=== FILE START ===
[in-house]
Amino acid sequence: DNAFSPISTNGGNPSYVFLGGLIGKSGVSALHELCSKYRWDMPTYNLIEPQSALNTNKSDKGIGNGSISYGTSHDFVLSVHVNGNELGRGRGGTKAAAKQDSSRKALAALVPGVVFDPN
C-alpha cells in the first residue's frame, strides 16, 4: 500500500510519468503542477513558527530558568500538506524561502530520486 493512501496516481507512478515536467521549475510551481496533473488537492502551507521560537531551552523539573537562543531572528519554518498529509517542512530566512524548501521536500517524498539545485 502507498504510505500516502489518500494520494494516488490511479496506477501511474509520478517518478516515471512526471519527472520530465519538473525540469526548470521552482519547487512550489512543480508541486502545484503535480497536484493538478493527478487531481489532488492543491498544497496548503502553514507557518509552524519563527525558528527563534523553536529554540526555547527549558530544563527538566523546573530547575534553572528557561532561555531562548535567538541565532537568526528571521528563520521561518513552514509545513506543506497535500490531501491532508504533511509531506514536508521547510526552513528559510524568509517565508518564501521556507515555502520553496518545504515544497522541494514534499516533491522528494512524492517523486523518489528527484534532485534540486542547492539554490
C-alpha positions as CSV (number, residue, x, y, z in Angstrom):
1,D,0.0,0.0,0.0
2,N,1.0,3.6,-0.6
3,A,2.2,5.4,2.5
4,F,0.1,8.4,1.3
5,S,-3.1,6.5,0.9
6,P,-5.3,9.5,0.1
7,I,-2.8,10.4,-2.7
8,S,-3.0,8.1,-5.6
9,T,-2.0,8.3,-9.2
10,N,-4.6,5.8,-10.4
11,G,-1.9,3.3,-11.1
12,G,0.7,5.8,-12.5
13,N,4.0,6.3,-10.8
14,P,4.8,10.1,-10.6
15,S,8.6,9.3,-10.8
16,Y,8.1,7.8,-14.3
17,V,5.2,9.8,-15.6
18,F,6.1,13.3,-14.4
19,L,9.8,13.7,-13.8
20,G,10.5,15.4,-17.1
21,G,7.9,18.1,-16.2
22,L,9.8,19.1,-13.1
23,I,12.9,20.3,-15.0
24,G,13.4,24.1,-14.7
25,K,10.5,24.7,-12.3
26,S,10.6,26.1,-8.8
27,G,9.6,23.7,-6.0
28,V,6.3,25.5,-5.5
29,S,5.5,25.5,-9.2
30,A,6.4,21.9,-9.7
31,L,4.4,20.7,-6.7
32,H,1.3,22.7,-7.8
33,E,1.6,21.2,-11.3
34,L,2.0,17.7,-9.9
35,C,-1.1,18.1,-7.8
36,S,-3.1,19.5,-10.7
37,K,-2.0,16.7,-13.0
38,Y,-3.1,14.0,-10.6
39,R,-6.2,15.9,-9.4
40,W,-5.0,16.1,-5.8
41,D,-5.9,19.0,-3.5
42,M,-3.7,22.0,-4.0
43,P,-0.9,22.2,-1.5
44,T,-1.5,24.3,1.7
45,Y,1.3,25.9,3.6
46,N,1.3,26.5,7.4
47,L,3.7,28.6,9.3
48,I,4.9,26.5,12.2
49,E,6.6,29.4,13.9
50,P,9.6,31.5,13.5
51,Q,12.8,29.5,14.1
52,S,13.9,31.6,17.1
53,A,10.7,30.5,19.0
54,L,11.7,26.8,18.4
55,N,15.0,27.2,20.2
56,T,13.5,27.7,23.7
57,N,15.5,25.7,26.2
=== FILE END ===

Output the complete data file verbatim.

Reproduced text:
[in-house]
Amino acid sequence: DNAFSPISTNGGNPSYVFLGGLIGKSGVSALHELCSKYRWDMPTYNLIEPQSALNTNKSDKGIGNGSISYGTSHDFVLSVHVNGNELGRGRGGTKAAAKQDSSRKALAALVPGVVFDPN
C-alpha cells in the first residue's frame, strides 16, 4: 500500500510519468503542477513558527530558568500538506524561502530520486 493512501496516481507512478515536467521549475510551481496533473488537492502551507521560537531551552523539573537562543531572528519554518498529509517542512530566512524548501521536500517524498539545485 502507498504510505500516502489518500494520494494516488490511479496506477501511474509520478517518478516515471512526471519527472520530465519538473525540469526548470521552482519547487512550489512543480508541486502545484503535480497536484493538478493527478487531481489532488492543491498544497496548503502553514507557518509552524519563527525558528527563534523553536529554540526555547527549558530544563527538566523546573530547575534553572528557561532561555531562548535567538541565532537568526528571521528563520521561518513552514509545513506543506497535500490531501491532508504533511509531506514536508521547510526552513528559510524568509517565508518564501521556507515555502520553496518545504515544497522541494514534499516533491522528494512524492517523486523518489528527484534532485534540486542547492539554490
C-alpha positions as CSV (number, residue, x, y, z in Angstrom):
1,D,0.0,0.0,0.0
2,N,1.0,3.6,-0.6
3,A,2.2,5.4,2.5
4,F,0.1,8.4,1.3
5,S,-3.1,6.5,0.9
6,P,-5.3,9.5,0.1
7,I,-2.8,10.4,-2.7
8,S,-3.0,8.1,-5.6
9,T,-2.0,8.3,-9.2
10,N,-4.6,5.8,-10.4
11,G,-1.9,3.3,-11.1
12,G,0.7,5.8,-12.5
13,N,4.0,6.3,-10.8
14,P,4.8,10.1,-10.6
15,S,8.6,9.3,-10.8
16,Y,8.1,7.8,-14.3
17,V,5.2,9.8,-15.6
18,F,6.1,13.3,-14.4
19,L,9.8,13.7,-13.8
20,G,10.5,15.4,-17.1
21,G,7.9,18.1,-16.2
22,L,9.8,19.1,-13.1
23,I,12.9,20.3,-15.0
24,G,13.4,24.1,-14.7
25,K,10.5,24.7,-12.3
26,S,10.6,26.1,-8.8
27,G,9.6,23.7,-6.0
28,V,6.3,25.5,-5.5
29,S,5.5,25.5,-9.2
30,A,6.4,21.9,-9.7
31,L,4.4,20.7,-6.7
32,H,1.3,22.7,-7.8
33,E,1.6,21.2,-11.3
34,L,2.0,17.7,-9.9
35,C,-1.1,18.1,-7.8
36,S,-3.1,19.5,-10.7
37,K,-2.0,16.7,-13.0
38,Y,-3.1,14.0,-10.6
39,R,-6.2,15.9,-9.4
40,W,-5.0,16.1,-5.8
41,D,-5.9,19.0,-3.5
42,M,-3.7,22.0,-4.0
43,P,-0.9,22.2,-1.5
44,T,-1.5,24.3,1.7
45,Y,1.3,25.9,3.6
46,N,1.3,26.5,7.4
47,L,3.7,28.6,9.3
48,I,4.9,26.5,12.2
49,E,6.6,29.4,13.9
50,P,9.6,31.5,13.5
51,Q,12.8,29.5,14.1
52,S,13.9,31.6,17.1
53,A,10.7,30.5,19.0
54,L,11.7,26.8,18.4
55,N,15.0,27.2,20.2
56,T,13.5,27.7,23.7
57,N,15.5,25.7,26.2